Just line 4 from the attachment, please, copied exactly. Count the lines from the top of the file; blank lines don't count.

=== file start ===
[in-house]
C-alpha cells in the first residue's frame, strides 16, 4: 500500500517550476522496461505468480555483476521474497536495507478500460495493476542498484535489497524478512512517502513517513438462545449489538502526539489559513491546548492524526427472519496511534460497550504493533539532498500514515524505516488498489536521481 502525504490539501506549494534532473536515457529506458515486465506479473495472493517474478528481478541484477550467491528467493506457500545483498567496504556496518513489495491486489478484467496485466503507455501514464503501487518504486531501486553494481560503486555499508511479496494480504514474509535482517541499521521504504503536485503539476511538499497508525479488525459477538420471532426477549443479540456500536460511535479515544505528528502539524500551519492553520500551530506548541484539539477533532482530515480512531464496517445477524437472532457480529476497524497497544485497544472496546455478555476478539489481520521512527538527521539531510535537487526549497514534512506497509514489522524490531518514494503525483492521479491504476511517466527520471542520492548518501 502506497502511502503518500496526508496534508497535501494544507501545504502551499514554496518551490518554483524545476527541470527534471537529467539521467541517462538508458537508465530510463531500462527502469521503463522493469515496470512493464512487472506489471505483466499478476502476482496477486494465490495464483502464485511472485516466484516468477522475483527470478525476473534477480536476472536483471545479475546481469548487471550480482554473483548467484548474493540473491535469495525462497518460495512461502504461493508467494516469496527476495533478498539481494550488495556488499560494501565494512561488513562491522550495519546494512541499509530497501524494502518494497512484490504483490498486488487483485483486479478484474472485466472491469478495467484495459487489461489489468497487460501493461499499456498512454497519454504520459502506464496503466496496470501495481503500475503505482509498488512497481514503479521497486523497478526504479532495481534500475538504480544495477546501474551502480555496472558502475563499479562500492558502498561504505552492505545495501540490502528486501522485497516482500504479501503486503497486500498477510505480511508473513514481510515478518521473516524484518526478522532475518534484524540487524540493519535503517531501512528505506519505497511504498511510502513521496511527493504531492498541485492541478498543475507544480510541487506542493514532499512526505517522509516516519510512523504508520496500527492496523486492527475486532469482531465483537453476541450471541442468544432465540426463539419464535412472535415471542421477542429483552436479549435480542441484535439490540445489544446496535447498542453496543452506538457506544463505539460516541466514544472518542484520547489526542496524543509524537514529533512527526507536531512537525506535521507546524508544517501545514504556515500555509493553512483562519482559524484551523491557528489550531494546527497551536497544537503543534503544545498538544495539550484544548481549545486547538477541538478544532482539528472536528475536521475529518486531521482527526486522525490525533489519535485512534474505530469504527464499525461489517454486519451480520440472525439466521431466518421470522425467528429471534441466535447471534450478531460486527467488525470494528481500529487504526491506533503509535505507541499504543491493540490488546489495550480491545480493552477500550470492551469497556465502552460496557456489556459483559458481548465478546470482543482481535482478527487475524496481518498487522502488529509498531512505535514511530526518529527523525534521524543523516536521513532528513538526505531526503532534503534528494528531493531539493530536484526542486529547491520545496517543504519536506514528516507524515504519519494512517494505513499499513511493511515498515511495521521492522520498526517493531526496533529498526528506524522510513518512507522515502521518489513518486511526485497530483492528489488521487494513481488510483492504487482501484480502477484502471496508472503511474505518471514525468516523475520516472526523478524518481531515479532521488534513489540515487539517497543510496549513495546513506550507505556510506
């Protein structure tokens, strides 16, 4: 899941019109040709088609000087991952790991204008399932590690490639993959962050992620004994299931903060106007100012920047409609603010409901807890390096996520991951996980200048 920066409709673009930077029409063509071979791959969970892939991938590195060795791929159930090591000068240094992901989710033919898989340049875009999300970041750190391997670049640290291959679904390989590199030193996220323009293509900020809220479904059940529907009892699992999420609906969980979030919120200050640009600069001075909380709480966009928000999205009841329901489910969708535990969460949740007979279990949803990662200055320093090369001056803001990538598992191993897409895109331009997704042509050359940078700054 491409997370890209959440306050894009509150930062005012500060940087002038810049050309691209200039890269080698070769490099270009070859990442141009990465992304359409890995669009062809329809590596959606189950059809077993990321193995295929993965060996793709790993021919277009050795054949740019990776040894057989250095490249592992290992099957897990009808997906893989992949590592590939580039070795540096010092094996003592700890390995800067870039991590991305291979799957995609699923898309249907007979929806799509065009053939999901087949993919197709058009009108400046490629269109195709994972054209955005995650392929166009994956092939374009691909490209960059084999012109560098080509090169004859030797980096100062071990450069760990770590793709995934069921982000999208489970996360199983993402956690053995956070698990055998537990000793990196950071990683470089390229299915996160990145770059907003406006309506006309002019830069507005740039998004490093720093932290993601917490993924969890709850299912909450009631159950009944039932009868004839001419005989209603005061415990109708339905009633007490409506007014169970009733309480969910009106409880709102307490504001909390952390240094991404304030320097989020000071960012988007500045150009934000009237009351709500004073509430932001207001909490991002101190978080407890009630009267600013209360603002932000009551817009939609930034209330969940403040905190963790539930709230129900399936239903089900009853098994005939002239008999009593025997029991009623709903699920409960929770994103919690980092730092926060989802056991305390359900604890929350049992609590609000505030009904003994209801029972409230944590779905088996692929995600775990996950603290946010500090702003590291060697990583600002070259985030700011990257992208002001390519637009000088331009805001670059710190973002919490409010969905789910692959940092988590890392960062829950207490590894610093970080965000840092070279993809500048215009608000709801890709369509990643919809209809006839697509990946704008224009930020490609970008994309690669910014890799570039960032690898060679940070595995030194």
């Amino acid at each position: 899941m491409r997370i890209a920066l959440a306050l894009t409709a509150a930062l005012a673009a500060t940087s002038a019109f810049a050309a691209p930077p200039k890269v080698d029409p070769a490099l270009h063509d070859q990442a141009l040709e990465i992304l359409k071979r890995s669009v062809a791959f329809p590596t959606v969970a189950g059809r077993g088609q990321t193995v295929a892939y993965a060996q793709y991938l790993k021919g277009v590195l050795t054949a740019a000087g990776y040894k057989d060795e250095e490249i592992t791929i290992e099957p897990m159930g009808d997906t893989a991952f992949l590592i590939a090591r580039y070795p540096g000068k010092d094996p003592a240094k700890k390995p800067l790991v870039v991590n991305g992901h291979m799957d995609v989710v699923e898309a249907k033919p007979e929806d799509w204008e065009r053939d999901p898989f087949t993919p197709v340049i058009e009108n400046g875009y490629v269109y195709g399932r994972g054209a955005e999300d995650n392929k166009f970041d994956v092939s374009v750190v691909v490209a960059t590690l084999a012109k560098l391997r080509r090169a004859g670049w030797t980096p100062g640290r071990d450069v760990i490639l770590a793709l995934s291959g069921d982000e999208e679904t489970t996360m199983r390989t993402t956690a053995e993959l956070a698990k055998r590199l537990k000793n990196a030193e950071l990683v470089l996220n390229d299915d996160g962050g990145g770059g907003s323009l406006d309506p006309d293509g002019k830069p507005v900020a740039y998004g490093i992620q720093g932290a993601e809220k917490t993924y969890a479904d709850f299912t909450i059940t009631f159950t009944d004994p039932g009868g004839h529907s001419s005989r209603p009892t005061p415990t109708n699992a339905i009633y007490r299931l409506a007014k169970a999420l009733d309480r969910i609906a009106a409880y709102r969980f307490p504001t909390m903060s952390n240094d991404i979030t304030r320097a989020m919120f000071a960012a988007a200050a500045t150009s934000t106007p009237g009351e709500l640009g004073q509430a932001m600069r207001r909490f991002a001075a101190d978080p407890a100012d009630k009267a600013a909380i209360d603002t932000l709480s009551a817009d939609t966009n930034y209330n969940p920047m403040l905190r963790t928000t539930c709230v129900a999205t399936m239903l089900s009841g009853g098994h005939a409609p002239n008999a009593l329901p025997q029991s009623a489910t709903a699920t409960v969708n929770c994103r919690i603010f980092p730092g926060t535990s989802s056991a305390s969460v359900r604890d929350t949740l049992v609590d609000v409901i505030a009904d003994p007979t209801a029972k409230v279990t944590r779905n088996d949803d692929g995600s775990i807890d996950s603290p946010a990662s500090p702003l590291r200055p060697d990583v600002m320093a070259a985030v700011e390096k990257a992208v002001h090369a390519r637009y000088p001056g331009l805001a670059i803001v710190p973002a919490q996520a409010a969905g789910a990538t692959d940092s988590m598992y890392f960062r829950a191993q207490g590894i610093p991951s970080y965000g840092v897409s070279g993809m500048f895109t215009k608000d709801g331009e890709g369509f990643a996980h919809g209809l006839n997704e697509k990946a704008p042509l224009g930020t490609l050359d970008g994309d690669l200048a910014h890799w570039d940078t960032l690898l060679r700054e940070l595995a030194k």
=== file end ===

């Amino acid at each position: 899941m491409r997370i890209a920066l959440a306050l894009t409709a509150a930062l005012a673009a500060t940087s002038a019109f810049a050309a691209p930077p200039k890269v080698d029409p070769a490099l270009h063509d070859q990442a141009l040709e990465i992304l359409k071979r890995s669009v062809a791959f329809p590596t959606v969970a189950g059809r077993g088609q990321t193995v295929a892939y993965a060996q793709y991938l790993k021919g277009v590195l050795t054949a740019a000087g990776y040894k057989d060795e250095e490249i592992t791929i290992e099957p897990m159930g009808d997906t893989a991952f992949l590592i590939a090591r580039y070795p540096g000068k010092d094996p003592a240094k700890k390995p800067l790991v870039v991590n991305g992901h291979m799957d995609v989710v699923e898309a249907k033919p007979e929806d799509w204008e065009r053939d999901p898989f087949t993919p197709v340049i058009e009108n400046g875009y490629v269109y195709g399932r994972g054209a955005e999300d995650n392929k166009f970041d994956v092939s374009v750190v691909v490209a960059t590690l084999a012109k560098l391997r080509r090169a004859g670049w030797t980096p100062g640290r071990d450069v760990i490639l770590a793709l995934s291959g069921d982000e999208e679904t489970t996360m199983r390989t993402t956690a053995e993959l956070a698990k055998r590199l537990k000793n990196a030193e950071l990683v470089l996220n390229d299915d996160g962050g990145g770059g907003s323009l406006d309506p006309d293509g002019k830069p507005v900020a740039y998004g490093i992620q720093g932290a993601e809220k917490t993924y969890a479904d709850f299912t909450i059940t009631f159950t009944d004994p039932g009868g004839h529907s001419s005989r209603p009892t005061p415990t109708n699992a339905i009633y007490r299931l409506a007014k169970a999420l009733d309480r969910i609906a009106a409880y709102r969980f307490p504001t909390m903060s952390n240094d991404i979030t304030r320097a989020m919120f000071a960012a988007a200050a500045t150009s934000t106007p009237g009351e709500l640009g004073q509430a932001m600069r207001r909490f991002a001075a101190d978080p407890a100012d009630k009267a600013a909380i209360d603002t932000l709480s009551a817009d939609t966009n930034y209330n969940p920047m403040l905190r963790t928000t539930c709230v129900a999205t399936m239903l089900s009841g009853g098994h005939a409609p002239n008999a009593l329901p025997q029991s009623a489910t709903a699920t409960v969708n929770c994103r919690i603010f980092p730092g926060t535990s989802s056991a305390s969460v359900r604890d929350t949740l049992v609590d609000v409901i505030a009904d003994p007979t209801a029972k409230v279990t944590r779905n088996d949803d692929g995600s775990i807890d996950s603290p946010a990662s500090p702003l590291r200055p060697d990583v600002m320093a070259a985030v700011e390096k990257a992208v002001h090369a390519r637009y000088p001056g331009l805001a670059i803001v710190p973002a919490q996520a409010a969905g789910a990538t692959d940092s988590m598992y890392f960062r829950a191993q207490g590894i610093p991951s970080y965000g840092v897409s070279g993809m500048f895109t215009k608000d709801g331009e890709g369509f990643a996980h919809g209809l006839n997704e697509k990946a704008p042509l224009g930020t490609l050359d970008g994309d690669l200048a910014h890799w570039d940078t960032l690898l060679r700054e940070l595995a030194k």